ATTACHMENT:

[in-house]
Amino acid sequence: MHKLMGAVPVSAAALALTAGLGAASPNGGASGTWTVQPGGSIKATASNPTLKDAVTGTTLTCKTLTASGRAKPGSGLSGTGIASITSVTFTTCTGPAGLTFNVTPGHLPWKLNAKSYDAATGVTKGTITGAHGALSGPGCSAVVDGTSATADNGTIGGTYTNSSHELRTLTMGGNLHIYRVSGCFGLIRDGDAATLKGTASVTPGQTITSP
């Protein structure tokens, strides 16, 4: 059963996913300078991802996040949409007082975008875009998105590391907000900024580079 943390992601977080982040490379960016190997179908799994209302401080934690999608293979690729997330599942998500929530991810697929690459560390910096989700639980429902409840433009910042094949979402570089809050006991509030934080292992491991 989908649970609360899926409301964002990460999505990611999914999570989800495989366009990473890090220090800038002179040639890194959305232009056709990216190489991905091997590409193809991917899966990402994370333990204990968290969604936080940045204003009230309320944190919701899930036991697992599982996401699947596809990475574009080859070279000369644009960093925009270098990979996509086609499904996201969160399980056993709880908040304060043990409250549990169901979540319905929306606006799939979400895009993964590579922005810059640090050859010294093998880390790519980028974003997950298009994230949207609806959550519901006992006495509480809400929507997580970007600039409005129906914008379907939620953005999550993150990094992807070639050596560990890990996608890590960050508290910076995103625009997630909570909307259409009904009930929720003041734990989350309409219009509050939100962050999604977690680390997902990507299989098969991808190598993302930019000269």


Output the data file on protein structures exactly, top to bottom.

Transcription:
[in-house]
Amino acid sequence: MHKLMGAVPVSAAALALTAGLGAASPNGGASGTWTVQPGGSIKATASNPTLKDAVTGTTLTCKTLTASGRAKPGSGLSGTGIASITSVTFTTCTGPAGLTFNVTPGHLPWKLNAKSYDAATGVTKGTITGAHGALSGPGCSAVVDGTSATADNGTIGGTYTNSSHELRTLTMGGNLHIYRVSGCFGLIRDGDAATLKGTASVTPGQTITSP
């Protein structure tokens, strides 16, 4: 059963996913300078991802996040949409007082975008875009998105590391907000900024580079 943390992601977080982040490379960016190997179908799994209302401080934690999608293979690729997330599942998500929530991810697929690459560390910096989700639980429902409840433009910042094949979402570089809050006991509030934080292992491991 989908649970609360899926409301964002990460999505990611999914999570989800495989366009990473890090220090800038002179040639890194959305232009056709990216190489991905091997590409193809991917899966990402994370333990204990968290969604936080940045204003009230309320944190919701899930036991697992599982996401699947596809990475574009080859070279000369644009960093925009270098990979996509086609499904996201969160399980056993709880908040304060043990409250549990169901979540319905929306606006799939979400895009993964590579922005810059640090050859010294093998880390790519980028974003997950298009994230949207609806959550519901006992006495509480809400929507997580970007600039409005129906914008379907939620953005999550993150990094992807070639050596560990890990996608890590960050508290910076995103625009997630909570909307259409009904009930929720003041734990989350309409219009509050939100962050999604977690680390997902990507299989098969991808190598993302930019000269």